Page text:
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Use the Psychological Moment to Capture Conversation Share of Voice

October 10, 2017 - Business Psychology, Share of voice - , , ,
By: Chris Riley

If you are trying to capture conversation share of voice, make your life easy, and target your content marketing for the psychological moment. This is the moment at which something will or would have the greatest psychological effect. At the end of the day, it is what we try to do with all content marketing.

When do psychological moments occur?

The good news is, some psychological moments can be forecast and scheduled. For example, before, during, and after a conference that your customers attend, customers expect to hear about new products, new problems, and new solutions. They are more likely to respond to targeted emails, ads, and content. They are more likely to read industry news. In fact, they are looking for relevant content.

Examples of predictable psychological moments that you can build into your content marketing strategy and schedule include:

  • Conferences, trade shows, scheduled events.
  • End of or beginning of the fiscal year or quarter. No one likes to leave a budget on the table. Getting the budget for your product or service written into the next FY budget, or offering your customers a way to spend unspent budget are both psychological moments you can plan for.
  • Award announcements. Does your industry have regular award announcements? Plan content releases for the same time that connect to the theme of the award.
  • Enactment of new legislation or regulations. New legislation and regulations always have an announced effective date. Plan awareness and education content that helps your customers meet regulatory requirements, and reminds them of critical dates.

Nobody expects the Spanish Inquisition

In addition to the psychological moments you can build into your schedule, you have to be poised to take advantage of the ones you can’t. This can be current events in the news, product releases or new applications by competitors, new problems, product failures discovered by customers, or even new companies entering your space.

This requires a budget of both time and money that supports agility. Having the budget to hire a practitioner, for example, can allow you to quickly respond with relevant content to capitalize on a current issue that your customers suddenly care about. By using a practitioner to create the content, your content will have more credibility than content your own company generates.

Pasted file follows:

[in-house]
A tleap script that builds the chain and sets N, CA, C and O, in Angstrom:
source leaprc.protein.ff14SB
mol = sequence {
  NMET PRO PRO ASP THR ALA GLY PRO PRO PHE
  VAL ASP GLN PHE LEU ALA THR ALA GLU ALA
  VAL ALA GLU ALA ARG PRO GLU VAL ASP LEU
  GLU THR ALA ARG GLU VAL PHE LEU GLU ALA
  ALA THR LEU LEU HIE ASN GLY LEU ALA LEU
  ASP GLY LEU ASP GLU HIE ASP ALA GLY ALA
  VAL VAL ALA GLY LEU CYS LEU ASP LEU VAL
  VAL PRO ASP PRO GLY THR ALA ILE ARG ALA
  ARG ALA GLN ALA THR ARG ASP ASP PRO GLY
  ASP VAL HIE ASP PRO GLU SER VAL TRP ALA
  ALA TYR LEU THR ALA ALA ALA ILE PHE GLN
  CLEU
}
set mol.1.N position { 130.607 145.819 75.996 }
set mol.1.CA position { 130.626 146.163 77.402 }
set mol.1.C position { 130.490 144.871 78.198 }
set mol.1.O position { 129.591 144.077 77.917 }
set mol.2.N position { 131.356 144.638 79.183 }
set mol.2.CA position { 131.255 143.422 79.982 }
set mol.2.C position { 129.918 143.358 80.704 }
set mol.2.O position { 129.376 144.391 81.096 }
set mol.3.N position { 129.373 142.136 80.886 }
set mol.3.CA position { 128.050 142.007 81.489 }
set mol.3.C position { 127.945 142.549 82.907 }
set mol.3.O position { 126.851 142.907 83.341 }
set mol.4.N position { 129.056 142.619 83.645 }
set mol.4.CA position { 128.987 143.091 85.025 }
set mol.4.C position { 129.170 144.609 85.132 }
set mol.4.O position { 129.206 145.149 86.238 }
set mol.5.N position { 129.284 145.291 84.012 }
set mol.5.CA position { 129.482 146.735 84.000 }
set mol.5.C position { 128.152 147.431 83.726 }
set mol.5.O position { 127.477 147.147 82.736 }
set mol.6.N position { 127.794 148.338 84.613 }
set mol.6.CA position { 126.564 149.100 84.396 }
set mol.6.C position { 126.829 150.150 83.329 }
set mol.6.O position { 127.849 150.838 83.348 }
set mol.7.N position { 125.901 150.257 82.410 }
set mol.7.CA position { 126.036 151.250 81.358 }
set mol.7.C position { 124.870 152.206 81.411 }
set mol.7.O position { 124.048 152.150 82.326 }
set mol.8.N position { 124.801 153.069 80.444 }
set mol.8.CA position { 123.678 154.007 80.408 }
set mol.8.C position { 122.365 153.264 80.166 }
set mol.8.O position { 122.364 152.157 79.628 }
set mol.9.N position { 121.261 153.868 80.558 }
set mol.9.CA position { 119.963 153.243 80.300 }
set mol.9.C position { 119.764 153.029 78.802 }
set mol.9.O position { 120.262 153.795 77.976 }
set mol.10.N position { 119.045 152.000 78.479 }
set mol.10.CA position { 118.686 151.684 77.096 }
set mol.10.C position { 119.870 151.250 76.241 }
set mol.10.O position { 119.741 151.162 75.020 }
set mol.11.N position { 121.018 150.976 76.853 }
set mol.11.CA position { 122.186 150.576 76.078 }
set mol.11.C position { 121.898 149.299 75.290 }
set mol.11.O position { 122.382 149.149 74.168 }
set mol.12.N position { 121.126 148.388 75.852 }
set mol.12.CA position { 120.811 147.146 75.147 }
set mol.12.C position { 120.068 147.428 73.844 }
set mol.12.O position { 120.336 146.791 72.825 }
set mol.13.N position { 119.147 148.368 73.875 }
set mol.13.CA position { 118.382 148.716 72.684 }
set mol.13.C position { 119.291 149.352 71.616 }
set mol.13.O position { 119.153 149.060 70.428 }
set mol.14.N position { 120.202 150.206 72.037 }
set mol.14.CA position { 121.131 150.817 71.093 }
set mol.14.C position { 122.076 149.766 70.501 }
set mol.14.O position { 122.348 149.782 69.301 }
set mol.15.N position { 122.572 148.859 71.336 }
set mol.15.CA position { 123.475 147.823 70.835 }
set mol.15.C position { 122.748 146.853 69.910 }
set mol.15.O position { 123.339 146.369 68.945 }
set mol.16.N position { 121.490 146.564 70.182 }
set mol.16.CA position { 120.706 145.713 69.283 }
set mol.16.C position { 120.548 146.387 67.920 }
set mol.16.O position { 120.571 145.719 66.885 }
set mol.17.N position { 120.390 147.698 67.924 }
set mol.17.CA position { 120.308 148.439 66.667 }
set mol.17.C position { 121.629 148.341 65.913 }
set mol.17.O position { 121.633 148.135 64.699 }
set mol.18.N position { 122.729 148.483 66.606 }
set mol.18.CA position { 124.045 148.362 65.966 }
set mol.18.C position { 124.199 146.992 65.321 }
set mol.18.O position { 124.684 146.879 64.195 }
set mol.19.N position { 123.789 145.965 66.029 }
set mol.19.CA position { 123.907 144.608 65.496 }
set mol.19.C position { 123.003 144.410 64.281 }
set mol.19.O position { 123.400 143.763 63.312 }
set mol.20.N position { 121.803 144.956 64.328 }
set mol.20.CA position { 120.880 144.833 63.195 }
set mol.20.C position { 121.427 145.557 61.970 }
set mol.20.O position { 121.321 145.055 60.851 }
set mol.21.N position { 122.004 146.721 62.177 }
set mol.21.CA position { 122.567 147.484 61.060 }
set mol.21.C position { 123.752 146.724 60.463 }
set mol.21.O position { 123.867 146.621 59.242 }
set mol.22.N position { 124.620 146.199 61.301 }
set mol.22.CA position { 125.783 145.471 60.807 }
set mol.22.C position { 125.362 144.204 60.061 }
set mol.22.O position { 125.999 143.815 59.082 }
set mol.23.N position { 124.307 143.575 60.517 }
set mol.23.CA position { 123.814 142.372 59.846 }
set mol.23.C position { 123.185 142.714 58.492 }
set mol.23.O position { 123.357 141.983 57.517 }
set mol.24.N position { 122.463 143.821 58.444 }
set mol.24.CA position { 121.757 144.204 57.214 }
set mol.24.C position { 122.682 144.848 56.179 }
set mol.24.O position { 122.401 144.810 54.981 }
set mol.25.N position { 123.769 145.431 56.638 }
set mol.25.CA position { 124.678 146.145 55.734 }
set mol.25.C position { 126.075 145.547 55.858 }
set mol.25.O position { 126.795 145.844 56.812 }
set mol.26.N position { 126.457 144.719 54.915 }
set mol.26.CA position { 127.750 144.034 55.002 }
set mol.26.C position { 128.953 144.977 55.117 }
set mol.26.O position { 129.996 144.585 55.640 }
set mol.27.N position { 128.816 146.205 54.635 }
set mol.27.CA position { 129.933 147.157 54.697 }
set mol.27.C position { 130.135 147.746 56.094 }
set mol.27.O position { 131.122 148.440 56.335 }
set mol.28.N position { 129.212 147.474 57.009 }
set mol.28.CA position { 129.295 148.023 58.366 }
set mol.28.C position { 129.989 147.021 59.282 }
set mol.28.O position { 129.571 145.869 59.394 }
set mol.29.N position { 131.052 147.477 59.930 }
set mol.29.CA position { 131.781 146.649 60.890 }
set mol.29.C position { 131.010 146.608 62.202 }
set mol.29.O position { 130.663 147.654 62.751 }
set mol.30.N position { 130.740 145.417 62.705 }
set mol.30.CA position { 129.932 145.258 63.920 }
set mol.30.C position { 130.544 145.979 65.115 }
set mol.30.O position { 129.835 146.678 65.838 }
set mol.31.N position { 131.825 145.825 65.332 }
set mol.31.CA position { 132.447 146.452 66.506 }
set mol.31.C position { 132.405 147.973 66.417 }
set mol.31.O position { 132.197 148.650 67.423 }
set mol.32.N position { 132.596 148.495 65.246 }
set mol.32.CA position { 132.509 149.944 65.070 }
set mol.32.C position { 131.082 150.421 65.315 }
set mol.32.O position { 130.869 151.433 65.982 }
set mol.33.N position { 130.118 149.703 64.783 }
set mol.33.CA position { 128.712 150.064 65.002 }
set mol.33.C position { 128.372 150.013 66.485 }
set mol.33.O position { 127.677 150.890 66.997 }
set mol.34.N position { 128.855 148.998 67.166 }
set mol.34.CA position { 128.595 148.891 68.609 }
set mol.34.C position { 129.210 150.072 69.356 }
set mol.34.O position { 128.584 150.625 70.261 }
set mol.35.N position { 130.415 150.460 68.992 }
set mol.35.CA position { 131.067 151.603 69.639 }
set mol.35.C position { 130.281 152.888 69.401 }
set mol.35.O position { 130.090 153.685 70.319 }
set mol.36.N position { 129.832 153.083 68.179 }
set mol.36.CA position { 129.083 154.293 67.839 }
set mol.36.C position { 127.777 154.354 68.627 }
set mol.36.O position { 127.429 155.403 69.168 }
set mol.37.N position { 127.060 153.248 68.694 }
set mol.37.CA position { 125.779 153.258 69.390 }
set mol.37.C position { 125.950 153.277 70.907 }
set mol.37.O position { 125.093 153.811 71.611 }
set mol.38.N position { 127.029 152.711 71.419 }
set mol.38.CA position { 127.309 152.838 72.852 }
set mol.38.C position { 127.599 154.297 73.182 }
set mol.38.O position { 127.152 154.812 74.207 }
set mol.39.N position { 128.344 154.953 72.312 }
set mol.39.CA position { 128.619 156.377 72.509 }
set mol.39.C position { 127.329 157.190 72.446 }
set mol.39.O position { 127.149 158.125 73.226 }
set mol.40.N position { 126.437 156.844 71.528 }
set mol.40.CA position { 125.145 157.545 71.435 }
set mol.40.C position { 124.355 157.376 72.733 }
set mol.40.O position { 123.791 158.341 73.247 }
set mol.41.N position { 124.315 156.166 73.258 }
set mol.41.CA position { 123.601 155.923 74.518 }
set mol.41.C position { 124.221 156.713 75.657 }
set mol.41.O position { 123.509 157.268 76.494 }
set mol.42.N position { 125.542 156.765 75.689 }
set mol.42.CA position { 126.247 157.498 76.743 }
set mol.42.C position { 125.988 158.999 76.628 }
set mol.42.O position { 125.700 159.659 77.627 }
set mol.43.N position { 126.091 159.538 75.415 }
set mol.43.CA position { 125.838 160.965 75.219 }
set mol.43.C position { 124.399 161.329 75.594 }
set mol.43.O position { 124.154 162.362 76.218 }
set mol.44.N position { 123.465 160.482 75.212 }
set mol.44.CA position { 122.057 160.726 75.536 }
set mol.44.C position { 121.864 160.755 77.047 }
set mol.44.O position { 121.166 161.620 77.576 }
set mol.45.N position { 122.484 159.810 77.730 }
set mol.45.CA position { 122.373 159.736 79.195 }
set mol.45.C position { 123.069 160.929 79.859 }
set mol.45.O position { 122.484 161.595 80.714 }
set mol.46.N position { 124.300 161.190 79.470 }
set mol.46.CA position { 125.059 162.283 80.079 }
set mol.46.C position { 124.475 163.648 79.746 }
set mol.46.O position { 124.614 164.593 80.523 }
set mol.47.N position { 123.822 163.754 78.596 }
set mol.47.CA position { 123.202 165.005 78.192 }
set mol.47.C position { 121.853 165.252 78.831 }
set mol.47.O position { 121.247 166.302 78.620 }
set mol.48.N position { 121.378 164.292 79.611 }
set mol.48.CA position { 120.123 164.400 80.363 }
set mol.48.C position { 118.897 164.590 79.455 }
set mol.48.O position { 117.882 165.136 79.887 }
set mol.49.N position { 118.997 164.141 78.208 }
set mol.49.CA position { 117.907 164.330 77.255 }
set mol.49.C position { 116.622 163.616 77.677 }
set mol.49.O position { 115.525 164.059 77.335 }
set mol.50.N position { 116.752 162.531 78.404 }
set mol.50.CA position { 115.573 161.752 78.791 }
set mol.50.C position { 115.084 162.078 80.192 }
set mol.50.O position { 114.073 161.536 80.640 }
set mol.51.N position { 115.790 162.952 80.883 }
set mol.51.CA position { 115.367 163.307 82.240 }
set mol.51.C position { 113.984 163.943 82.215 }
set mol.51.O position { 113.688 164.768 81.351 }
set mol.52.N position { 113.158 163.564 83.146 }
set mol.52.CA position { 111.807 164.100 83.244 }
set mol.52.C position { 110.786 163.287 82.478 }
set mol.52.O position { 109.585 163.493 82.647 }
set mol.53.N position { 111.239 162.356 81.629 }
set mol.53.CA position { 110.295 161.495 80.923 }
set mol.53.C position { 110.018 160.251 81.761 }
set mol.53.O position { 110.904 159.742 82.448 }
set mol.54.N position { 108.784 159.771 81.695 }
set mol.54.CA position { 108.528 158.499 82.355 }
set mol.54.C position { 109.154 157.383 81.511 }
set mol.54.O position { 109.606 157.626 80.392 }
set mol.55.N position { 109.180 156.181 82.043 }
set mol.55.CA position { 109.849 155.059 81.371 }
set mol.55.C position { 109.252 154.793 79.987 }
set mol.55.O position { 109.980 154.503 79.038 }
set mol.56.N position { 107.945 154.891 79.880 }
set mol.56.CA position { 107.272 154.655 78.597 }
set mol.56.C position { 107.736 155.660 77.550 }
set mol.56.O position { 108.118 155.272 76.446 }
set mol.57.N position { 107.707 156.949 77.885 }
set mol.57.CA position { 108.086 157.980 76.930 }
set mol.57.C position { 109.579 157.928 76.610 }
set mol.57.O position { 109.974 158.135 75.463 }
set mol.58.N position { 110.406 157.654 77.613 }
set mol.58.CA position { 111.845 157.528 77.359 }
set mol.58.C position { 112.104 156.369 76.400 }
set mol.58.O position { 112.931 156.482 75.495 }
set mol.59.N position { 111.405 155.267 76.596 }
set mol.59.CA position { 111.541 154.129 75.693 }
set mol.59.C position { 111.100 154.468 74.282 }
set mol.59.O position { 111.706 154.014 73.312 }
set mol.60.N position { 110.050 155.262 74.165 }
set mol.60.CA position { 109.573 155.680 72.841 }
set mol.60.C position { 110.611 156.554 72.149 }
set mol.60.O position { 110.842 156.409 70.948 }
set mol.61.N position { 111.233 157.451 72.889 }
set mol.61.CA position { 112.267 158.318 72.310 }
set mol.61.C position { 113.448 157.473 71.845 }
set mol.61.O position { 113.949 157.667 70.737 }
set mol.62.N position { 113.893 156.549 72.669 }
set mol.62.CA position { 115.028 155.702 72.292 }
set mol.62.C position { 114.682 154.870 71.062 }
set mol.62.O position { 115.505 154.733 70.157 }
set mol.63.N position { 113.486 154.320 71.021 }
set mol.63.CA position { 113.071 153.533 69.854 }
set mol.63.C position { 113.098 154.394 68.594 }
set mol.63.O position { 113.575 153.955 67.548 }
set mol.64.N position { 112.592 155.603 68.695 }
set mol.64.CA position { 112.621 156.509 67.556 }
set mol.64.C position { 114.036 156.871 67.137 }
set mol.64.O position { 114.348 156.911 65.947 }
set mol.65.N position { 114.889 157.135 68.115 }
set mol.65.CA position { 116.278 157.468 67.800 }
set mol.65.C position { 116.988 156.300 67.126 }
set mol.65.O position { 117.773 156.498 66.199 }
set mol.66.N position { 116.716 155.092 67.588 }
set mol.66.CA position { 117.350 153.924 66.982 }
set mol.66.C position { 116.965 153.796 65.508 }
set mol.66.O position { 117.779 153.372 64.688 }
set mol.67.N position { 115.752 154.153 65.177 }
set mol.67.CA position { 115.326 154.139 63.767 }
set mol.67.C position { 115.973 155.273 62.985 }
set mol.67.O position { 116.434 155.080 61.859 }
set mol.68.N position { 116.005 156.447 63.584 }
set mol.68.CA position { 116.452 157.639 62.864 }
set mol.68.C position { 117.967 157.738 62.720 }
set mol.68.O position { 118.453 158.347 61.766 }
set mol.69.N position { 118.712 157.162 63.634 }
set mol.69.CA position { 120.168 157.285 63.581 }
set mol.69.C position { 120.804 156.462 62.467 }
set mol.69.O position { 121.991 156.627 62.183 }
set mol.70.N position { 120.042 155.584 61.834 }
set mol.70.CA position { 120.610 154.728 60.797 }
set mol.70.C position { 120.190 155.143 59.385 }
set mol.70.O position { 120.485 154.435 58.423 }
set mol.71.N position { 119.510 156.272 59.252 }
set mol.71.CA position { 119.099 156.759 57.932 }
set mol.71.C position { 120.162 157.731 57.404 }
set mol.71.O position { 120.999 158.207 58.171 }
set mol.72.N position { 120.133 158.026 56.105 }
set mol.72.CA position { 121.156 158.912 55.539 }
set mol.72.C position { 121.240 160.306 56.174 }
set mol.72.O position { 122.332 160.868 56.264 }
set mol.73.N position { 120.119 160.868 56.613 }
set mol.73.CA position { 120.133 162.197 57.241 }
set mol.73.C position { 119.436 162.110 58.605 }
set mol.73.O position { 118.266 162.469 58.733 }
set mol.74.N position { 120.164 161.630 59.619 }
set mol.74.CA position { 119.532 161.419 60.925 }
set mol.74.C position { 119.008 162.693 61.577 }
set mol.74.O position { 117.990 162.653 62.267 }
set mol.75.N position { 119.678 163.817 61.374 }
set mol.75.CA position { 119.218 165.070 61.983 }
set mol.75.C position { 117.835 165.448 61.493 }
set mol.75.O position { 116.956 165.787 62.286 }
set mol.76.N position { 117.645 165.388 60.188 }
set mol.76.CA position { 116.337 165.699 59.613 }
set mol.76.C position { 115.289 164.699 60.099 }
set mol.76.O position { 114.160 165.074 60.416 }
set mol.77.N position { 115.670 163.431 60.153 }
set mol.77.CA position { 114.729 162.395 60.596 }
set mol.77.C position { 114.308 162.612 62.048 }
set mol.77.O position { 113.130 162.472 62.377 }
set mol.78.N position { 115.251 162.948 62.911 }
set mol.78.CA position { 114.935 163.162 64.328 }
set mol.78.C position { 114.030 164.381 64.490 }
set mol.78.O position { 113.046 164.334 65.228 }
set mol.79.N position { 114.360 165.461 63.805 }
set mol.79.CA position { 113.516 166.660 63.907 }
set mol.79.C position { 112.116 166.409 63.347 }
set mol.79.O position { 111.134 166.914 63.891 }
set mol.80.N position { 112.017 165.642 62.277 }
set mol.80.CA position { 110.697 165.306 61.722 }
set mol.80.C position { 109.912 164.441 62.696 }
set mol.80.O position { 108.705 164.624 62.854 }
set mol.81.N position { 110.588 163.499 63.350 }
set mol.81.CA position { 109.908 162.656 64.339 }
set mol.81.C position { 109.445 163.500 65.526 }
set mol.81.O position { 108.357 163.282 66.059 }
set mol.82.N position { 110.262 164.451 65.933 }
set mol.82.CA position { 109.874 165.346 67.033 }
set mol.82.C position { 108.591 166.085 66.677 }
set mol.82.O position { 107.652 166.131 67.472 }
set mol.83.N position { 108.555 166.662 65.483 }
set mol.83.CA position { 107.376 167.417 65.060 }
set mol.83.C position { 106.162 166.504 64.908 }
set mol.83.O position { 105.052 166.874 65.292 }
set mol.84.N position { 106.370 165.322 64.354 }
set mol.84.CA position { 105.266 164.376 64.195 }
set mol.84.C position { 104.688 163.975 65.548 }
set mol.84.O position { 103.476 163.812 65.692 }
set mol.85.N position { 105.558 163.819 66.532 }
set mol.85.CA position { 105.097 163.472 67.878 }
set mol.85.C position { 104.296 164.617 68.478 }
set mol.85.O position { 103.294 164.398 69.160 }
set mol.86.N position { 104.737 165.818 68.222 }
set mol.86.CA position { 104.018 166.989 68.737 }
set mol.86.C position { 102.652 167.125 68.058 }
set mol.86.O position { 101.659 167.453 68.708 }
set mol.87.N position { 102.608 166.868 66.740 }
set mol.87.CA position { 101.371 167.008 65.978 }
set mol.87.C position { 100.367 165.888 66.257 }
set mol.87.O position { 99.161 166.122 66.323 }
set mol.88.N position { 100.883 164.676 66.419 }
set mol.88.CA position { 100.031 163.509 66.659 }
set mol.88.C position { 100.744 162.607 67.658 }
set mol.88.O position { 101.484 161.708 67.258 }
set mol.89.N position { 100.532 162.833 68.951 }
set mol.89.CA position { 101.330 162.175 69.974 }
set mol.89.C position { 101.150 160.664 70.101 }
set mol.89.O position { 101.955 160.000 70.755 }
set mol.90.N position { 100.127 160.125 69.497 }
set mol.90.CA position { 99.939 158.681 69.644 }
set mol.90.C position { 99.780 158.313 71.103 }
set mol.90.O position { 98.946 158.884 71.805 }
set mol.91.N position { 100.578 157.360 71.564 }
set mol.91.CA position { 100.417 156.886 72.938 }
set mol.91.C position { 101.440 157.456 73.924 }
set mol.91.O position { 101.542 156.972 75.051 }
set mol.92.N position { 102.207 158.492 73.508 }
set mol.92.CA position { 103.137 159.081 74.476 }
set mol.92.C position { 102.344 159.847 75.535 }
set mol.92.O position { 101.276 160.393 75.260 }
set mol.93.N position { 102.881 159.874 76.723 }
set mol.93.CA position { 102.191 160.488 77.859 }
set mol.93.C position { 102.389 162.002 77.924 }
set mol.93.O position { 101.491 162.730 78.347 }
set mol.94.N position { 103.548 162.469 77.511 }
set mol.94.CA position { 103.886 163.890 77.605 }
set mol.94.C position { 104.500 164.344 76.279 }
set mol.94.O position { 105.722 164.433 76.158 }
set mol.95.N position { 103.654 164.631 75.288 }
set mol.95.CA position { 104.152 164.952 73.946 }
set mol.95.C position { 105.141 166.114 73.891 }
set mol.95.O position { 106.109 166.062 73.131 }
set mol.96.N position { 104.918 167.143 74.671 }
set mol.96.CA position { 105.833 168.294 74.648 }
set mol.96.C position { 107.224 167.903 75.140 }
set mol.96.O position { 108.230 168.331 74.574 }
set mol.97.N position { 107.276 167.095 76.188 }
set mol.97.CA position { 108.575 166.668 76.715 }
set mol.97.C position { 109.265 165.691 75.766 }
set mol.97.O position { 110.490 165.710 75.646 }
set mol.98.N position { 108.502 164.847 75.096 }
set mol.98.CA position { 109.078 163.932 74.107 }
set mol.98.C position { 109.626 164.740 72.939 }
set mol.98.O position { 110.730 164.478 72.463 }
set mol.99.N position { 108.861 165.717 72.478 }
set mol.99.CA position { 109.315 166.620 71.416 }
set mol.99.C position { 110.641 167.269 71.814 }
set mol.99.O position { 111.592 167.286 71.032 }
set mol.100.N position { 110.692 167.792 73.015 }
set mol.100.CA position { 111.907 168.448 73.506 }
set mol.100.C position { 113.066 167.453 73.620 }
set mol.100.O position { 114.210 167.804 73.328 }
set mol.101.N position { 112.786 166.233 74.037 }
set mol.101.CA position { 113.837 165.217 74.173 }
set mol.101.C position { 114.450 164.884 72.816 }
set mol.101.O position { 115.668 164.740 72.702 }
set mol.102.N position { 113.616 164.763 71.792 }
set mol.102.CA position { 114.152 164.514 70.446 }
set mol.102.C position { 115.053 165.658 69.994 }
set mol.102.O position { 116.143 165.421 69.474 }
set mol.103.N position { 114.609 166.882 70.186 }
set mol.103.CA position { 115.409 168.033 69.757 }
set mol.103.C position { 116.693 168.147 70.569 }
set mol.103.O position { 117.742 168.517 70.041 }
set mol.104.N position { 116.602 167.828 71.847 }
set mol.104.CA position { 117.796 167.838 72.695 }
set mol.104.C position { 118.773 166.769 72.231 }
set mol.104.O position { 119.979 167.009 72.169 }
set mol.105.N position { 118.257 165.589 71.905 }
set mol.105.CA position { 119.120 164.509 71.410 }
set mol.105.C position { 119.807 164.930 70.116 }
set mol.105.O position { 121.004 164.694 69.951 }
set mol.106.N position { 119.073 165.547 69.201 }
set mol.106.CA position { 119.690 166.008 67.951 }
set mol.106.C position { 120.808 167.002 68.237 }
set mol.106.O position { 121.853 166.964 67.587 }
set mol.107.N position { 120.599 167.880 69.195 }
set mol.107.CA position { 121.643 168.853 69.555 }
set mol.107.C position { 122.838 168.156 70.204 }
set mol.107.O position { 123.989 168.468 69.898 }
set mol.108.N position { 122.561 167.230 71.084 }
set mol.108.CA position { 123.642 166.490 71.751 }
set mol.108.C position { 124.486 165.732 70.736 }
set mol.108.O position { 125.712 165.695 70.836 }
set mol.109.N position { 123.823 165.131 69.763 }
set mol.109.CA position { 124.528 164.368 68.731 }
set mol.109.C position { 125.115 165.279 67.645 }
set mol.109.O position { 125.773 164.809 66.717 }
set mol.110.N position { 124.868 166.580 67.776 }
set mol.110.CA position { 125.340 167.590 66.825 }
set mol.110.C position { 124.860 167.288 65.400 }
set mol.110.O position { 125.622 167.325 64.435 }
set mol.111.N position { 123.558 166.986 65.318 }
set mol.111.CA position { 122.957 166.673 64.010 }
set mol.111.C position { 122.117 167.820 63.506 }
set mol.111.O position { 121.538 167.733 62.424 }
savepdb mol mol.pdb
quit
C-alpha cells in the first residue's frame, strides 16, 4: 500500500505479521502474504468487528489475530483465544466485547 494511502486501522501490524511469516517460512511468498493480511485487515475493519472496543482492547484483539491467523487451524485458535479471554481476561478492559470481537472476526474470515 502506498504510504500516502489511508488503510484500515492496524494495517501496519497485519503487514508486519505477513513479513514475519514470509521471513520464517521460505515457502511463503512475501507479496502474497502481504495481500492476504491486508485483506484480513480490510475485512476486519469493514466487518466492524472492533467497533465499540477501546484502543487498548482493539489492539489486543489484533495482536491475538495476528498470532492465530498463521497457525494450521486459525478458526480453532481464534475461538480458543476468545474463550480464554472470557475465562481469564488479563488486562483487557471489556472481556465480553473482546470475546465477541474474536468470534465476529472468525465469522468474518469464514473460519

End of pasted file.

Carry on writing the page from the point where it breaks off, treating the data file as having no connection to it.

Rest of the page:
Building psychological moments

One of the most effective things you can do as a marketer is build your own psychological moment. By using social media, advertising, and other content you can create anticipation for a solution to a problem that only you can solve. Ideally the solution is itself a story—a customer problem that your new product or application solved that is significant enough to be newsworthy. The ensuing PR campaign amplifies the attention to the event, but the preceding campaign whets the appetite of your customers.

The takeaway

Don’t push your content marketing up the hill. Take advantage of scheduled and real-time psychological moments to increase the receptiveness of your market to your message. Then, create a psychological moment of your own via innovation, and pick the most important problems to solve.


Chris Riley (@HoardingInfo) is a technologist who has spent 12 years helping organizations transition from traditional development practices to a modern set of culture, processes and tooling. In addition to being a research analyst, he is an O’Reilly author, regular speaker, and subject matter expert in the areas of DevOps strategy and culture. Chris believes the biggest challenges faced in the tech market are not tools, but rather people and planning.

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